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Sr. Emily Schietzsch gets a hug during her daily work as an education assistant at the Immaculate Heart of Mary Elementary School in Winnipeg. Photo supplied

Sister Servant fulfils her childhood dream

By  Kyle Greenham, Canadian Catholic News
  • October 6, 2019

EDMONTON -- It has been 20 years since the seeds of sisterhood were first planted in Emily Schietzsch.

Reading through a book on the lives of the saints, 12-year-old Emily discovered a world of courageous martyrs, rigorous ascetics, and the pious devotion of consecrated virgins. From that moment her faith was set afire; she desired a life of total devotion to God.

Now at 32, Schietzsch is the youngest Sister Servant of Mary Immaculate in all of Canada.

“It’s starting to sink in — I’ll be a Sister forever,” Schietzsch said just before professing her final vows on Aug. 10 at the parish of her childhood, St. Josaphat’s Ukrainian Catholic Cathedral in downtown Edmonton. It’s also the parish where she was first introduced to the religious community she would one day join.

“I’ve lived this vocation for nine years, so in some ways I’m just continuing to develop a lifelong journey I’m already on. In another way, I’m finally saying ‘forever.’ I’m not saying, ‘God I will serve you today, I’m serving you for tomorrow, or for one more year.’ Now it’s ‘God, I’m yours completely and totally forever —  no matter what happens.’

“I know that it won’t always be easy, I know I will struggle at times, but I really do want to be God’s forever.”

The Sisters Servants of Mary Immaculate (SSMI) are a Ukrainian order founded in 1882 and their presence in Edmonton dates to 1902. It was their charism of service — in parishes, nursing homes, hospitals, schools and social services — that particularly drew Schietzsch into their mission.

“When I started thinking more seriously about being a Sister, I started researching a bunch of communities, but none of them captured my heart quite in the way the Sisters Servants did,” she said. “There was something about being balanced between prayer and service that really captured me. The contemplative tradition didn’t quite speak to me as much; I wanted to be out and among the people serving and helping wherever the need was the greatest.”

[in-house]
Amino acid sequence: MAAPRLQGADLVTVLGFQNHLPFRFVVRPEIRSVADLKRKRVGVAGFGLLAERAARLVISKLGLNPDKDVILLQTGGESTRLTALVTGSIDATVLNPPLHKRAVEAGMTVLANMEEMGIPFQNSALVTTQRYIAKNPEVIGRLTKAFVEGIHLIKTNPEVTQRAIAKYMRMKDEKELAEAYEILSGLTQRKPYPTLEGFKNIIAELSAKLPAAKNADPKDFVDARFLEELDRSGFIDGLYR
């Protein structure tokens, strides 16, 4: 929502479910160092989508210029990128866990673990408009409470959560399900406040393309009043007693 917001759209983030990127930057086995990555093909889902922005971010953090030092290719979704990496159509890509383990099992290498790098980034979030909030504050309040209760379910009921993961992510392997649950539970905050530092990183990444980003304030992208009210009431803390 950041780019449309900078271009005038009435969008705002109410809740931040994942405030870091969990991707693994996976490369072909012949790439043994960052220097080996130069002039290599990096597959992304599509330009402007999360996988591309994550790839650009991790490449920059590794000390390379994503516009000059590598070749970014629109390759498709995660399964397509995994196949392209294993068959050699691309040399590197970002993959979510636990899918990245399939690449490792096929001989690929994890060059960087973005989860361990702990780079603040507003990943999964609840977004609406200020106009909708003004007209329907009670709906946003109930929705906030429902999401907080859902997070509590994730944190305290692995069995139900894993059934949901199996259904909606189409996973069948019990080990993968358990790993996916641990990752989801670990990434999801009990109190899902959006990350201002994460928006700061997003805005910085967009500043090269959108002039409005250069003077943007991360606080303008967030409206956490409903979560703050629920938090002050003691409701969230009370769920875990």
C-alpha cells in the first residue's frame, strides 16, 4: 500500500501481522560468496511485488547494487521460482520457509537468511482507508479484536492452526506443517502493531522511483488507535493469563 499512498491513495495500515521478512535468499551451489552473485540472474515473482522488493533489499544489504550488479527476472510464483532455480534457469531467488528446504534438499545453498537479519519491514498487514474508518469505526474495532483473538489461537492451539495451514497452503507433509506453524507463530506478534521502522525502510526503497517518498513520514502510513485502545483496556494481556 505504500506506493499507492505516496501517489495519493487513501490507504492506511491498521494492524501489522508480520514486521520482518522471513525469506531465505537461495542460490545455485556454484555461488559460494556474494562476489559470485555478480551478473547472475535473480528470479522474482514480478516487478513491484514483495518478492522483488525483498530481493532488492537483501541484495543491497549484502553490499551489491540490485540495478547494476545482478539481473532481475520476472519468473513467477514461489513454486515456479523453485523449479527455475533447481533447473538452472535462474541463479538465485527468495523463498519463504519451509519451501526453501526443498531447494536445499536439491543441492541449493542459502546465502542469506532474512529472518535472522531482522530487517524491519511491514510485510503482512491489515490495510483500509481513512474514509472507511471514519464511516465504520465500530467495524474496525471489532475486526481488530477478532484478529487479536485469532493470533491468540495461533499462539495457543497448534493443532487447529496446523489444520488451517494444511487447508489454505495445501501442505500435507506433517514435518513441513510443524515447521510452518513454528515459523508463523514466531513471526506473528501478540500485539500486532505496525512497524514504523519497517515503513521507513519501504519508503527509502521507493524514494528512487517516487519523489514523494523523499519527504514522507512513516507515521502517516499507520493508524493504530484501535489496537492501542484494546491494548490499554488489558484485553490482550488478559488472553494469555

In those early teen years, Schietzsch grew into a more personal relationship with God and her discovery of the lives of the saints brought her faith to a new level.

“As I got to know God, I wanted to do more for Him,” she said. “Reading the lives of these people who gave up everything for God, I really became enamoured by that.

By age 14, Schietzsch was already feeling certain that God was calling her to sisterhood. Even so, she decided to continue her discernment past high school graduation. She earned a degree in psychology at the University of Alberta and spent a year working with adults with special needs.

But the vision of a life in the blue habit of the Sisters Servants never left her mind, and in 2010, at age 23, she entered the SSMI formation house in Winnipeg for her postulancy and novitiate.

Her decision surprised many of her peers. Some friends were supportive, some were shocked and dismayed, and others were worried she was being naïve in taking such a step at a young age. But the support of her parents never waned.

“When I was a shy teenager, my mom would arrange for me to go talk to the Sisters at our parish and ask questions,” she said. “My dad would always emphasize ‘If you’re happy, I’m happy. I want what’s best for you.’ ”

With nine years devoted to sisterhood, it has been a long journey of discernment, prayer and toil. Along with her years of study, daily prayer and meditation, she has worked with the sisters across British Columbia and in Winnipeg and Toronto.

Schietzsch currently serves as an education assistant at the Immaculate Heart of Mary Elementary School in Winnipeg, the last school in Canada still run by the Sisters Servants.

Her advice to anyone trying to discern God’s will in their lives is not only to find time for silence and contemplation, but also to seek relationships with others that go beyond the artificial and often-isolating world of social media.

“There’s always that barrier in the online world. Now people spend more time with friends online than in person, and it can take away opportunity to really know people heart-to-heart,” said Schietzsch.

“That makes things difficult when it comes to experiencing God too. God cannot be understood through saying ‘Alexa, teach me about God.’ You need that heart-to-heart connection.”

(Grandin Media)

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